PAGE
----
Survey: U.S. Employers Lay Down Jobs Ax In February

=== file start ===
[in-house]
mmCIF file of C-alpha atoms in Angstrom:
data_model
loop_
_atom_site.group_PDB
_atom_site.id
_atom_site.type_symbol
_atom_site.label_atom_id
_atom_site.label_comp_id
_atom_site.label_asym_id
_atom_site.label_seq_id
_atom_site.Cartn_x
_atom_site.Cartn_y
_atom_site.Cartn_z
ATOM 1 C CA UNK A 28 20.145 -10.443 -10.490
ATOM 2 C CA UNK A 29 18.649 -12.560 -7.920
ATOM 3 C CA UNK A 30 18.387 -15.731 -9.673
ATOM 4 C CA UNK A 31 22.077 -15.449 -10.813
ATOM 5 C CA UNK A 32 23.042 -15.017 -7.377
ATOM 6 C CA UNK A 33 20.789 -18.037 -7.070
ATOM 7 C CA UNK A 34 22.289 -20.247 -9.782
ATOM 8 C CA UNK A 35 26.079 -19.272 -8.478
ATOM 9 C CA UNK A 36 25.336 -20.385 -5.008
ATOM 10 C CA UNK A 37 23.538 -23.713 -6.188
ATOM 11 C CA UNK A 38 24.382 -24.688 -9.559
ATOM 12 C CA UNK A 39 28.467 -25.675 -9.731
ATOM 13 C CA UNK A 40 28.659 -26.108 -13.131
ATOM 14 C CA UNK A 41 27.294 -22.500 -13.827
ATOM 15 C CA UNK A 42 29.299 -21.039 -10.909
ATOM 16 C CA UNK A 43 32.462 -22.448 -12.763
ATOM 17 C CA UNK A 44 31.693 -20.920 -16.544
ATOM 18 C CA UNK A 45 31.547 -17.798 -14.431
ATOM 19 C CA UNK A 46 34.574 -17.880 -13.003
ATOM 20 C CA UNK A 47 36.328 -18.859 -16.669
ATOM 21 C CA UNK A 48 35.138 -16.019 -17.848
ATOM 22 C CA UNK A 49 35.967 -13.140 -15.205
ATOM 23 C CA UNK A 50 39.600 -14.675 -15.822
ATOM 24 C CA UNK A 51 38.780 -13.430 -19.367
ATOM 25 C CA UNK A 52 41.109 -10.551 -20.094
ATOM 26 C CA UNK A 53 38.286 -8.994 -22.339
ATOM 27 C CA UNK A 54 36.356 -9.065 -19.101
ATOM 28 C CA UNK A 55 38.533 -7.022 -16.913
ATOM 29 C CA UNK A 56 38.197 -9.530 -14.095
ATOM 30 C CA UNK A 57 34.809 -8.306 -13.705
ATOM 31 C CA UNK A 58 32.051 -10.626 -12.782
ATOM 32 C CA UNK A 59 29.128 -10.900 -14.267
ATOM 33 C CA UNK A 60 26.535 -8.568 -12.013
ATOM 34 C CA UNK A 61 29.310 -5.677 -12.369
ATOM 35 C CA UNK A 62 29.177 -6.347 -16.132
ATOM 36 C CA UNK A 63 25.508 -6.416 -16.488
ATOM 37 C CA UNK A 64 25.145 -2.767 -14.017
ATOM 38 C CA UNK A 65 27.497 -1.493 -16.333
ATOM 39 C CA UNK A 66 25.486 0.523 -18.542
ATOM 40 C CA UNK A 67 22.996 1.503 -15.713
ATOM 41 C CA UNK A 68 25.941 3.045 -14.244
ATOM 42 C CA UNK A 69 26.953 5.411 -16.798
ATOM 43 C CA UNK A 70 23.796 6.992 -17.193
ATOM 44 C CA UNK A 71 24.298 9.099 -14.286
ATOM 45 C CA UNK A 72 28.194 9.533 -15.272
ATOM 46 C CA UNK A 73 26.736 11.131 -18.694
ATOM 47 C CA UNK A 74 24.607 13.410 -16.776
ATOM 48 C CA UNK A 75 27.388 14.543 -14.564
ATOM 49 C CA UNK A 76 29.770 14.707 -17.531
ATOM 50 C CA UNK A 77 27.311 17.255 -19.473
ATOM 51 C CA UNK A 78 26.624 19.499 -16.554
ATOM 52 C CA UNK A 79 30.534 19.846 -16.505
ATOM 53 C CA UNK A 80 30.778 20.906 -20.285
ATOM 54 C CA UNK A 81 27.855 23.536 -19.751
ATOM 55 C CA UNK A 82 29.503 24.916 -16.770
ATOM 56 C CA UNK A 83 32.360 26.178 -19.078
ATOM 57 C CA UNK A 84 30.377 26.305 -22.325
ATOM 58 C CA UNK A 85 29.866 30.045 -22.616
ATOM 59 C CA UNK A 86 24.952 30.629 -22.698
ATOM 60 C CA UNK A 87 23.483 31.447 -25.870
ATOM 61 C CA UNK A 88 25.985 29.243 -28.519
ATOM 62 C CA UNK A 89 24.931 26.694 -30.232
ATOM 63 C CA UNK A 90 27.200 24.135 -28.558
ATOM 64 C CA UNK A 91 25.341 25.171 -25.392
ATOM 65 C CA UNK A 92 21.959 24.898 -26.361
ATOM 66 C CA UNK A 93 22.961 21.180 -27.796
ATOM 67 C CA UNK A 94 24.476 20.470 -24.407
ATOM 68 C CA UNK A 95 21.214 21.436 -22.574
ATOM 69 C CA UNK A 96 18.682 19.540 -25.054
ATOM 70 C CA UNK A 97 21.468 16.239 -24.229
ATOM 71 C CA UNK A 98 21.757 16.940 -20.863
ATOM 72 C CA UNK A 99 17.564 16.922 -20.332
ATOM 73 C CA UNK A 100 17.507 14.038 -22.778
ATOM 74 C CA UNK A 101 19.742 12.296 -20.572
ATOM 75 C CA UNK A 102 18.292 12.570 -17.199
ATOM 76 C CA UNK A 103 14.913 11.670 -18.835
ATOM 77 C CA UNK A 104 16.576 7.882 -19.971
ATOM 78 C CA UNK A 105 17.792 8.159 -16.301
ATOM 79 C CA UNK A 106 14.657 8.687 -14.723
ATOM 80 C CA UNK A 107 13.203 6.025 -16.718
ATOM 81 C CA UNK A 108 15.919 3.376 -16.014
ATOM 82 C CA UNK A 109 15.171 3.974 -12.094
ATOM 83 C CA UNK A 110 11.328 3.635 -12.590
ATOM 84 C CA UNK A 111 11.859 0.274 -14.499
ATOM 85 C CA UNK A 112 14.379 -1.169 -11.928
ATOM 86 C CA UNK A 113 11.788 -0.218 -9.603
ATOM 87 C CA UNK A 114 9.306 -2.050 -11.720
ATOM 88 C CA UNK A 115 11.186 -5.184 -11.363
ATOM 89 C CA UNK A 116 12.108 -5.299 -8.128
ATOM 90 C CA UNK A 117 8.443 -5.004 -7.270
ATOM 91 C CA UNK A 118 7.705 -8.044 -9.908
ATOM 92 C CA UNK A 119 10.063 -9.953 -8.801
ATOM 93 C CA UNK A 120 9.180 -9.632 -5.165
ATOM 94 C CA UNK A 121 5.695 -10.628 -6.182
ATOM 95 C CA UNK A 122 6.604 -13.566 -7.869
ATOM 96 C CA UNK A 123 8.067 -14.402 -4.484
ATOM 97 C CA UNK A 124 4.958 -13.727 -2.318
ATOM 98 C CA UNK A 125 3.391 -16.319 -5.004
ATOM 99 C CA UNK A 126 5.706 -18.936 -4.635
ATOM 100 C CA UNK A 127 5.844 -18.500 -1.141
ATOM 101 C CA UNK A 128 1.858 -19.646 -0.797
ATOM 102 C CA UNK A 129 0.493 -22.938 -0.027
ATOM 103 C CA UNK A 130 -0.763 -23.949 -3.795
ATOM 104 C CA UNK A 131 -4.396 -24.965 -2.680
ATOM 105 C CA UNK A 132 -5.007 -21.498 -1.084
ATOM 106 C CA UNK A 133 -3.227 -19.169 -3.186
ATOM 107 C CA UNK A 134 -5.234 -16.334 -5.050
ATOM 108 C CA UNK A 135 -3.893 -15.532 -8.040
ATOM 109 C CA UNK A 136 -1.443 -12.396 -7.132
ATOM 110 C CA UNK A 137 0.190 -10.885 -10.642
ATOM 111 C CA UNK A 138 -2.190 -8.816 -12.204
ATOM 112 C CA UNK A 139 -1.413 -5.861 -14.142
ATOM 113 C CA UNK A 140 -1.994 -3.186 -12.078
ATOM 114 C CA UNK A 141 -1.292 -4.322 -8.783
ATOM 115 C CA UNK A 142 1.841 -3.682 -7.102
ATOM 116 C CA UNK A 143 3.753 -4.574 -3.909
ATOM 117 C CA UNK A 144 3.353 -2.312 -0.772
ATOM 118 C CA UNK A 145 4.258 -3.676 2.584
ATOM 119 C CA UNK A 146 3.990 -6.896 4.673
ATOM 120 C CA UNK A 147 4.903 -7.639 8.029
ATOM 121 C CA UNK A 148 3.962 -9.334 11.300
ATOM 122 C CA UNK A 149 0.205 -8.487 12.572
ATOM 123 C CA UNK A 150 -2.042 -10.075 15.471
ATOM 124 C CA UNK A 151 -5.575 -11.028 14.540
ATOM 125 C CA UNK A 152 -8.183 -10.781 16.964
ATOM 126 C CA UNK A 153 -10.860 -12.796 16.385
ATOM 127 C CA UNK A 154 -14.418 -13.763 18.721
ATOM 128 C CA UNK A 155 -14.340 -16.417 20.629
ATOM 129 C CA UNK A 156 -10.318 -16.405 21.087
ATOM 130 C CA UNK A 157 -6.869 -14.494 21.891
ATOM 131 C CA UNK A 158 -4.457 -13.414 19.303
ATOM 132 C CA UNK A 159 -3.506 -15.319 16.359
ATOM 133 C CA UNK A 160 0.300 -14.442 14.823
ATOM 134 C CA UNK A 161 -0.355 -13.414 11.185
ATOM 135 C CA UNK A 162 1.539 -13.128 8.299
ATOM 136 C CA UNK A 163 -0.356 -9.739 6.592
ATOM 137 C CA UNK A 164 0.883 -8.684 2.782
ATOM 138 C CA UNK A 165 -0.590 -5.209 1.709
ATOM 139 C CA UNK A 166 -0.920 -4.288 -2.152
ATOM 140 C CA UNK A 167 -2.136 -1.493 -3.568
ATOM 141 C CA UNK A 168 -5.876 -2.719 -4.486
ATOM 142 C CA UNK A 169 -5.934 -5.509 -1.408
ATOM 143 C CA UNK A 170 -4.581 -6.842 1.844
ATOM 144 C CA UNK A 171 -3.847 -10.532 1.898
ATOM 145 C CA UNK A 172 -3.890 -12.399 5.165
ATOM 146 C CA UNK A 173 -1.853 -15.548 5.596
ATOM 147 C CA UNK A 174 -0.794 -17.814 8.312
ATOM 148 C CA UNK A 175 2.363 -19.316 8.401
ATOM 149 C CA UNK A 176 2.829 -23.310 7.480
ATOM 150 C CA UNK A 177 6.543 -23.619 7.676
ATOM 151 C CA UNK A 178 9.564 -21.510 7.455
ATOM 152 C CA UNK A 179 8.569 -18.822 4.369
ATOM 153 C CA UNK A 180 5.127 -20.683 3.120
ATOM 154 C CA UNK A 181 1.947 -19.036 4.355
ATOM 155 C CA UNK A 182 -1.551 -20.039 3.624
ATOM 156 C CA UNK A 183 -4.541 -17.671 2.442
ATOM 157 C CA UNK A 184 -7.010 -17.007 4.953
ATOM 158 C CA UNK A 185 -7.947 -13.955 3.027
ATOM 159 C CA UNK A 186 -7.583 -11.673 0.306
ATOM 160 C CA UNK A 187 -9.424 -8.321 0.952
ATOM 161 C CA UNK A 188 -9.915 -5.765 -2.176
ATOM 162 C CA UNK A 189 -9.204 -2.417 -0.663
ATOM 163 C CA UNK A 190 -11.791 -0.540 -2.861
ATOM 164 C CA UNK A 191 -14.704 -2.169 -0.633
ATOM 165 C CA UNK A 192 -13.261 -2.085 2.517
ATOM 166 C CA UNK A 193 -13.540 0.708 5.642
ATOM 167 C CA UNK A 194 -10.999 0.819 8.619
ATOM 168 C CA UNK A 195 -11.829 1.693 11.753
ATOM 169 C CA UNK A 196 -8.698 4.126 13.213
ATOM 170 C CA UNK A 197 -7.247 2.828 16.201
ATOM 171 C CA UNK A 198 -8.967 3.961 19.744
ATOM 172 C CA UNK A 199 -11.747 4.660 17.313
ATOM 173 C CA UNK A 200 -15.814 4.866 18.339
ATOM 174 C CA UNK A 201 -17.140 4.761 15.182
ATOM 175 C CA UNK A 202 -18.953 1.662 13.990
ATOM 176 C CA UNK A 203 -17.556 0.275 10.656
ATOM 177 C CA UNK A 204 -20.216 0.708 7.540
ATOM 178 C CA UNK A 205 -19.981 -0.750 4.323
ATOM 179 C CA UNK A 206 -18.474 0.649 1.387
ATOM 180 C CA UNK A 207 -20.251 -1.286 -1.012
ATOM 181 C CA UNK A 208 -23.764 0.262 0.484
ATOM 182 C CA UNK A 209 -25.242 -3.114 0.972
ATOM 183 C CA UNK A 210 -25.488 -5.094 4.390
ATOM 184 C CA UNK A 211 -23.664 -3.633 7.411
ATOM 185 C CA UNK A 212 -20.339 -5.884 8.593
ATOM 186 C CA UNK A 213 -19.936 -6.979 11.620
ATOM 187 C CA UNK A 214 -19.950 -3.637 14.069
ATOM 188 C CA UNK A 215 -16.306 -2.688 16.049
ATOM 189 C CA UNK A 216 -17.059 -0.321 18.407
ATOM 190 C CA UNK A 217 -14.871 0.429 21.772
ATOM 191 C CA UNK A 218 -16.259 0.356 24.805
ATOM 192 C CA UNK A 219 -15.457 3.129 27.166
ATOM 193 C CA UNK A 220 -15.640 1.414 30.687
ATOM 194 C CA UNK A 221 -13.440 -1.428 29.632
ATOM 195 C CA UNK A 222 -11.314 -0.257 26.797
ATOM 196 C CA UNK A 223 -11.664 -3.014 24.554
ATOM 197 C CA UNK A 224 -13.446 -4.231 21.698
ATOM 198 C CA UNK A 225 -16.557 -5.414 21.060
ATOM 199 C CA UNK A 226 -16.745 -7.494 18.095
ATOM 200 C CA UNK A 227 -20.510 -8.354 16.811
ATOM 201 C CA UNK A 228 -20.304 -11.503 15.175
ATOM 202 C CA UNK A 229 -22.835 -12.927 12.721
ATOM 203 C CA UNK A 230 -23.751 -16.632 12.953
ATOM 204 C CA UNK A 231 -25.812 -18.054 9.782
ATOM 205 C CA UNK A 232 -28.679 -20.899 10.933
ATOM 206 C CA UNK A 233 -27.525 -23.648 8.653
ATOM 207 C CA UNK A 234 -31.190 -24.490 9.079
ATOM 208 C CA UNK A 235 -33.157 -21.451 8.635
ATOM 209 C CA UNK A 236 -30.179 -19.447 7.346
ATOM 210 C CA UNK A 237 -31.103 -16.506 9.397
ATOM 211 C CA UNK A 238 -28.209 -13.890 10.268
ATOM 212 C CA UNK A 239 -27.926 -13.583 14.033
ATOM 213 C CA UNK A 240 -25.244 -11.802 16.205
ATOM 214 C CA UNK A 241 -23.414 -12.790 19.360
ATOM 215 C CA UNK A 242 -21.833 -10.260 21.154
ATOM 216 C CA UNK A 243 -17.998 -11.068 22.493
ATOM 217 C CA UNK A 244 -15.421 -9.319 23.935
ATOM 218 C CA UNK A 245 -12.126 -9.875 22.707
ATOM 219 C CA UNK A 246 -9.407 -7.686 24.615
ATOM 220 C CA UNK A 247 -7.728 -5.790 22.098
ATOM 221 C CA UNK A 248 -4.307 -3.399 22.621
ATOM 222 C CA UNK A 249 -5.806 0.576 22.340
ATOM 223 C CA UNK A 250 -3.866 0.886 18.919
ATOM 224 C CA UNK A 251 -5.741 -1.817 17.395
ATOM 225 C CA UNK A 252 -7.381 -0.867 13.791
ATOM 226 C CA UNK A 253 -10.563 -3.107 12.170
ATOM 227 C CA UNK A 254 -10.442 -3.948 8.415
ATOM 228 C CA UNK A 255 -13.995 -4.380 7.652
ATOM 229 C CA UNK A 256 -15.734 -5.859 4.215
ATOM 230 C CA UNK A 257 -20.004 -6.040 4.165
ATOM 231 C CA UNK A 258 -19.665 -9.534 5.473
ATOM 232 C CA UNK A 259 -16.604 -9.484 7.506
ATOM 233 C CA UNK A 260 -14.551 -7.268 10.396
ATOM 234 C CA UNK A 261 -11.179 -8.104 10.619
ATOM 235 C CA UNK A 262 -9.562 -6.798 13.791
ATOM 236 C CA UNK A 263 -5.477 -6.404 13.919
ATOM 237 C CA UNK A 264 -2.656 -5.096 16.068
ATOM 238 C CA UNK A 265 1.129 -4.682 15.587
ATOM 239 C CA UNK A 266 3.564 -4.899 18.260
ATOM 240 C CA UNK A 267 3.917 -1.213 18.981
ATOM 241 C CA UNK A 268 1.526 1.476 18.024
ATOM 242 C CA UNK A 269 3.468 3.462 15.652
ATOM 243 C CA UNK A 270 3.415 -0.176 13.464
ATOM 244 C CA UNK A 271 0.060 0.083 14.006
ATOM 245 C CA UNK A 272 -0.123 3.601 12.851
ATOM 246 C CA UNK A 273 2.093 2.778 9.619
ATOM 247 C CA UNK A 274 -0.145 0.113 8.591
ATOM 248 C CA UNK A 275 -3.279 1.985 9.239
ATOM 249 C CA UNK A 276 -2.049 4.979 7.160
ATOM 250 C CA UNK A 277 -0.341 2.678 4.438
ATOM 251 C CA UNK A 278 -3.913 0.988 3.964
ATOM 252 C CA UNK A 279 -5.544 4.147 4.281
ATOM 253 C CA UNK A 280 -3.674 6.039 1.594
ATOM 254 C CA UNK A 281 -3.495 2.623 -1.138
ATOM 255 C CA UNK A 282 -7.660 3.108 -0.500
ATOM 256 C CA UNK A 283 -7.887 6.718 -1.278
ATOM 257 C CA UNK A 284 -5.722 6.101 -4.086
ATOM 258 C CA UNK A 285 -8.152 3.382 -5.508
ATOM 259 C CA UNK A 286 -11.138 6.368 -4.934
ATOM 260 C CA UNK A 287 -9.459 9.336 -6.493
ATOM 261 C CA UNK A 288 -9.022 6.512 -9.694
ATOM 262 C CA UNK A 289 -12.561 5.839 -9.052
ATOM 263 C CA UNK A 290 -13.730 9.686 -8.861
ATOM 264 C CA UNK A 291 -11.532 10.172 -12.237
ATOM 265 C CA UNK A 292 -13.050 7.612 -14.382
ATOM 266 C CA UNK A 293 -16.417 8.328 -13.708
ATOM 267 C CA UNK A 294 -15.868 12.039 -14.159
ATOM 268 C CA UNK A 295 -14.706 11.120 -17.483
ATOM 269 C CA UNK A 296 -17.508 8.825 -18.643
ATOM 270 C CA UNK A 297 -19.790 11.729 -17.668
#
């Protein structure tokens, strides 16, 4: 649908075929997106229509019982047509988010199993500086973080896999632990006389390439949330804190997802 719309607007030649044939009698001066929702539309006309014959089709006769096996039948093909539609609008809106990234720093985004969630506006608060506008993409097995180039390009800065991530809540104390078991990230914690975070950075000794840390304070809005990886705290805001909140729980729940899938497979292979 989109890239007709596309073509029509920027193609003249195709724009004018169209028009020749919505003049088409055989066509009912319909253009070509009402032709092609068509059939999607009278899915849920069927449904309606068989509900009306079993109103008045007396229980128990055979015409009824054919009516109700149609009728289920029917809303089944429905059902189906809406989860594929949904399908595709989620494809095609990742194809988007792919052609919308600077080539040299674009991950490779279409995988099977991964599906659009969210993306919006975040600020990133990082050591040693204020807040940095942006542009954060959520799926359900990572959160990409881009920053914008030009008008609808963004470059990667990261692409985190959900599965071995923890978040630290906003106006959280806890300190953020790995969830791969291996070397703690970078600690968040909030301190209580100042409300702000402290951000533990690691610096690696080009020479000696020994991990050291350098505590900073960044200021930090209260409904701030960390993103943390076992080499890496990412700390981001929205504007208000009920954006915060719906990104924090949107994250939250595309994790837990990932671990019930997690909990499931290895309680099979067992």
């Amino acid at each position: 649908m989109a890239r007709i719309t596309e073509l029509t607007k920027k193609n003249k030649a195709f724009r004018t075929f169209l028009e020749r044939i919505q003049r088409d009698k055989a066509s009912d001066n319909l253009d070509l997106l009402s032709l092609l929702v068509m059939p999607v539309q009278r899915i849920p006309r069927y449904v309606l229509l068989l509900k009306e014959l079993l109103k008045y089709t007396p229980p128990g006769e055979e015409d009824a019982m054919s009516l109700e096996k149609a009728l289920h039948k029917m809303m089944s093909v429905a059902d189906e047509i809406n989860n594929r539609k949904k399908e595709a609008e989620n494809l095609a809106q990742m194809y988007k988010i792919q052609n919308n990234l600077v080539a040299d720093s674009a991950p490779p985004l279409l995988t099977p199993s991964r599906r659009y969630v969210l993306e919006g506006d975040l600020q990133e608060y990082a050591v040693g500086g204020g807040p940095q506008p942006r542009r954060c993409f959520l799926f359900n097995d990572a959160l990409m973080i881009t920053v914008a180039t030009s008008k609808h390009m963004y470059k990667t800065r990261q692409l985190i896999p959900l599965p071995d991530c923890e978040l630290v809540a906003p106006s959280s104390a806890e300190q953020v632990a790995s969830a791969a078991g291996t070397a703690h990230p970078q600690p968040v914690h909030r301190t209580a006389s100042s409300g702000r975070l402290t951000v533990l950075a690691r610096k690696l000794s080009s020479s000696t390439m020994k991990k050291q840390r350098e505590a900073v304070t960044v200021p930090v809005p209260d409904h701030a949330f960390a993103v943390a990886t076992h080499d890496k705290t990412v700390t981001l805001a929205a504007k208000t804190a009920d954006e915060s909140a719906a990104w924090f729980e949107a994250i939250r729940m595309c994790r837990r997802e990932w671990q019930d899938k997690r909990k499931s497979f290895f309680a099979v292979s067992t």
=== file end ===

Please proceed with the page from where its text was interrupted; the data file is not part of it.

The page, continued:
By Agence France-Presse U.S. firms slashed planned job cuts to a five-month low in February, a survey showed March 2, adding to tentative signs of a long-elusive labor market recovery. Employers announced 77,250 job cuts in February, the lowest job-cutting toll since September of last year, outplacement firm Challenger, Gray and Christmas Inc. said. Job cuts were down 34% from January and down 44% from February of last year. The news raised expectations for an improvement in the gloomy labor market after a survey Monday showed manufacturing employment growing after the decimation of 2.8 million jobs in three years. Manufacturing employment expanded for the fourth month in a row in February, according to a closely watched survey conducted for the Institute for Supply Management (ISM), Tempe, Ariz. Challenger, Gray and Christmas warned that companies still appeared to be in "heavy downsizing mode," with the monthly average of planned job cuts in the past six months at 105,943. "From 1998 through 2000 -- the three-year period prior to the 2001 recession - job-cut announcements averaged 54,636 per month, nearly half the current rate," said the company's chief executive, John Challenger. "More worrisome, however, may be the fact that consumer-product companies and industrial-goods manufacturers together have announced 51,606 job cuts so far this year, 156% more than the combined total at this point a year ago." In February, job-cut announcements were highest in the industrial goods industry, with 13,216 employees on the block, the Challenger survey showed. Next was the food industry with 9,609 cuts, health care with 7,007 and the financial industry with 6,375. Copyright Agence France-Presse, 2004

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